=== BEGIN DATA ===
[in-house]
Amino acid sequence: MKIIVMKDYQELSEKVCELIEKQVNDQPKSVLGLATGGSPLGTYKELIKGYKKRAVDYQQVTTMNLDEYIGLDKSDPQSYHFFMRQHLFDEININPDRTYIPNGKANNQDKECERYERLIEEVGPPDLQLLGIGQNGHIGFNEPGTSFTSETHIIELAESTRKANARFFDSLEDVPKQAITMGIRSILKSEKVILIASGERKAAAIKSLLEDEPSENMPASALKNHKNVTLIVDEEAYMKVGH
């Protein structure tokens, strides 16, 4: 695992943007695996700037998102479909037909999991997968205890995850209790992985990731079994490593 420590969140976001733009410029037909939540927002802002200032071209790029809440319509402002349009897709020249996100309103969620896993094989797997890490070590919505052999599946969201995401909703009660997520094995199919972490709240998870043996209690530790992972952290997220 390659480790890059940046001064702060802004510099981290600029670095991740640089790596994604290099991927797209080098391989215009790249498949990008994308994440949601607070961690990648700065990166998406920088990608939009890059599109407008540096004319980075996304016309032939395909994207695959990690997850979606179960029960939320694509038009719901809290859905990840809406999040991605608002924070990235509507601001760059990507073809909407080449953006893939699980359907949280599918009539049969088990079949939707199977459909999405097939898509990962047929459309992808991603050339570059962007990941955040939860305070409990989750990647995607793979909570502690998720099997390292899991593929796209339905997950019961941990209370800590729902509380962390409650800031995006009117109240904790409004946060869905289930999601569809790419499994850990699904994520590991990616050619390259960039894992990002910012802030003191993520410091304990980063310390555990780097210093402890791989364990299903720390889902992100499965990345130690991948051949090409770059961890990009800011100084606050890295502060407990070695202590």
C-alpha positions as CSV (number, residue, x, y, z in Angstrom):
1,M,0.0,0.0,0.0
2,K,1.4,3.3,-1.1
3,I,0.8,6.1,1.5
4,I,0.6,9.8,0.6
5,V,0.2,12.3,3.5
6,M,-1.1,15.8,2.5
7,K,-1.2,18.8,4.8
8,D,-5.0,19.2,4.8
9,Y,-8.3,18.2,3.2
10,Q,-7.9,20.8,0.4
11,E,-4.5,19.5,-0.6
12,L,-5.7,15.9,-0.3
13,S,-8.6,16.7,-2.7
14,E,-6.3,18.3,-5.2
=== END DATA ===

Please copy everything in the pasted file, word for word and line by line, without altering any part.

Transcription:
[in-house]
Amino acid sequence: MKIIVMKDYQELSEKVCELIEKQVNDQPKSVLGLATGGSPLGTYKELIKGYKKRAVDYQQVTTMNLDEYIGLDKSDPQSYHFFMRQHLFDEININPDRTYIPNGKANNQDKECERYERLIEEVGPPDLQLLGIGQNGHIGFNEPGTSFTSETHIIELAESTRKANARFFDSLEDVPKQAITMGIRSILKSEKVILIASGERKAAAIKSLLEDEPSENMPASALKNHKNVTLIVDEEAYMKVGH
């Protein structure tokens, strides 16, 4: 695992943007695996700037998102479909037909999991997968205890995850209790992985990731079994490593 420590969140976001733009410029037909939540927002802002200032071209790029809440319509402002349009897709020249996100309103969620896993094989797997890490070590919505052999599946969201995401909703009660997520094995199919972490709240998870043996209690530790992972952290997220 390659480790890059940046001064702060802004510099981290600029670095991740640089790596994604290099991927797209080098391989215009790249498949990008994308994440949601607070961690990648700065990166998406920088990608939009890059599109407008540096004319980075996304016309032939395909994207695959990690997850979606179960029960939320694509038009719901809290859905990840809406999040991605608002924070990235509507601001760059990507073809909407080449953006893939699980359907949280599918009539049969088990079949939707199977459909999405097939898509990962047929459309992808991603050339570059962007990941955040939860305070409990989750990647995607793979909570502690998720099997390292899991593929796209339905997950019961941990209370800590729902509380962390409650800031995006009117109240904790409004946060869905289930999601569809790419499994850990699904994520590991990616050619390259960039894992990002910012802030003191993520410091304990980063310390555990780097210093402890791989364990299903720390889902992100499965990345130690991948051949090409770059961890990009800011100084606050890295502060407990070695202590």
C-alpha positions as CSV (number, residue, x, y, z in Angstrom):
1,M,0.0,0.0,0.0
2,K,1.4,3.3,-1.1
3,I,0.8,6.1,1.5
4,I,0.6,9.8,0.6
5,V,0.2,12.3,3.5
6,M,-1.1,15.8,2.5
7,K,-1.2,18.8,4.8
8,D,-5.0,19.2,4.8
9,Y,-8.3,18.2,3.2
10,Q,-7.9,20.8,0.4
11,E,-4.5,19.5,-0.6
12,L,-5.7,15.9,-0.3
13,S,-8.6,16.7,-2.7
14,E,-6.3,18.3,-5.2